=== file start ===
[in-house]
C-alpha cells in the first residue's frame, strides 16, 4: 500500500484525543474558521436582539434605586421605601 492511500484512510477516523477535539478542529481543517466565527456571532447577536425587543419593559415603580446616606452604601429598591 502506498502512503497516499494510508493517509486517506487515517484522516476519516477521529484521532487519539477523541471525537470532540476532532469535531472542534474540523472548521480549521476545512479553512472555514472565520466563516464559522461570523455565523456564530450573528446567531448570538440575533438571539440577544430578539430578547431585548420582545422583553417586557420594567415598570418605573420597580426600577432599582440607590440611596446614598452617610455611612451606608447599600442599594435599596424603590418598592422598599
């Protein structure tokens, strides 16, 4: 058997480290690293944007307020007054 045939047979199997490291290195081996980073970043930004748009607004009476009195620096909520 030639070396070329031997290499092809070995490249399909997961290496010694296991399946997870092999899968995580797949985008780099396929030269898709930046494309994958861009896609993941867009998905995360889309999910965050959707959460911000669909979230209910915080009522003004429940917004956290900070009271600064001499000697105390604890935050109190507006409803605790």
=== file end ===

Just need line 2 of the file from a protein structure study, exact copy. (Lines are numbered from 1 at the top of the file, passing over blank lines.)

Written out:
C-alpha cells in the first residue's frame, strides 16, 4: 500500500484525543474558521436582539434605586421605601 492511500484512510477516523477535539478542529481543517466565527456571532447577536425587543419593559415603580446616606452604601429598591 502506498502512503497516499494510508493517509486517506487515517484522516476519516477521529484521532487519539477523541471525537470532540476532532469535531472542534474540523472548521480549521476545512479553512472555514472565520466563516464559522461570523455565523456564530450573528446567531448570538440575533438571539440577544430578539430578547431585548420582545422583553417586557420594567415598570418605573420597580426600577432599582440607590440611596446614598452617610455611612451606608447599600442599594435599596424603590418598592422598599